As to Torres, this claim is easily dispatched. Torres was nothing more than a casual visitor in the apartment, and, as such, had no reasonable expectation of privacy there. See United States v. Gale, 136 F.3d 192, 195 (D.C. Cir. 1998); Terry v. Martin, 120 F.3d 661, 663 (7th Cir. 1997); United States v. Maddox, 944 F.2d 1223, 1234 (6th Cir. 1991); United States v. Grandstaff, 813 F.2d 1353, 1357 (9th Cir. 1987). Since Fourth Amendment rights are personal to each defendant and may not be asserted vicariously, see United States v. Padilla, 508 U.S. 77, 81-82, 113 S. Ct. 1936, 123 L. Ed. 2d 635 (1993); Rakas v. Illinois, 439 U.S. 128, 130 n. 1, 133-34, 99 S. Ct. 421, 58 L. Ed. 2d 387 (1978), Torres' failure to demonstrate his own legitimate expectation of privacy in the premises renders the exclusionary rule unavailable to him.1
Mark Rodriguez's claim rests on different footing. Because he resided in the apartment, the search implicated his Fourth Amendment rights. Be that as it may, Rodriguez is endeavoring to change horses in midstream. In the district court, he argued unsuccessfully that the officers' coercive manner, in combination with his father's second-grade education, limited English language skills, and inebriated state, rendered the consent involuntary. In this venue, he scraps this theorem and maintains instead that a parent does not have authority to consent to a search of an adult child's bedroom within the family's domicile.
We need not consider this asseveration on the merits. A litigant cannot jump from theory to theory like a bee buzzing from flower to flower. To the precise contrary, when a party fails to raise a theory at the district court level, that theory is generally regarded as forfeited and cannot be advanced on appeal. See United States v. Slade, 980 F.2d 27, 30 (1st Cir. 1992) ("It is a bedrock rule that when a party has not presented an argument to the district court, she may not unveil it in the court of appeals."). So it is here.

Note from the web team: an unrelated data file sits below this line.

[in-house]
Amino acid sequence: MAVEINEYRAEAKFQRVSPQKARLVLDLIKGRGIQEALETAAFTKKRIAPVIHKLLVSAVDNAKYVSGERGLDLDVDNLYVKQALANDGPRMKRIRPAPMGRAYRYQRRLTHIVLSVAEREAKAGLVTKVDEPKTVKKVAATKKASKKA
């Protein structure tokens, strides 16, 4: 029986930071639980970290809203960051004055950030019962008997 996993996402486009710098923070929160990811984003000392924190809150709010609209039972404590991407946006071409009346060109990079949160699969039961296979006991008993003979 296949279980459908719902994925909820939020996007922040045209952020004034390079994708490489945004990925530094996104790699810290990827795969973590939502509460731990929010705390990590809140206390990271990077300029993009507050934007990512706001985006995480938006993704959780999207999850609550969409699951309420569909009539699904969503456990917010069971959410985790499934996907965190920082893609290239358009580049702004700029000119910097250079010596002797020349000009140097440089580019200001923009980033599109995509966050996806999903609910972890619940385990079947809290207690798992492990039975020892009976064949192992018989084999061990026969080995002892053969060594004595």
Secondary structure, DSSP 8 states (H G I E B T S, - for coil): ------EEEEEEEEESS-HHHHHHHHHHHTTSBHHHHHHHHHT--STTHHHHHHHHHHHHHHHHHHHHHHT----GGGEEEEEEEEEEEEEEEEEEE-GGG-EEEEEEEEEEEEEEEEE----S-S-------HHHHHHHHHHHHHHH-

In this case, moreover, the forfeiture is double-barreled. Fed. R. Crim. P. 12(b) (3) requires a defendant to file suppression motions prior to trial, and Fed. R. Crim. P. 12(f) declares that failure to do so constitutes a waiver. This waiver provision applies not only when a defendant has failed altogether to make a suppression motion but also when, having made one, he has neglected to include the particular ground that he later seeks to argue. See United States v. Meraz-Peru, 24 F.3d 1197, 1198 (10th Cir. 1994); United States v. Restrepo-Rua, 815 F.2d 1327, 1329 (9th Cir. 1987). Because these twin forfeitures cannot be overlooked, Mark Rodriguez's challenge to the search cannot succeed.2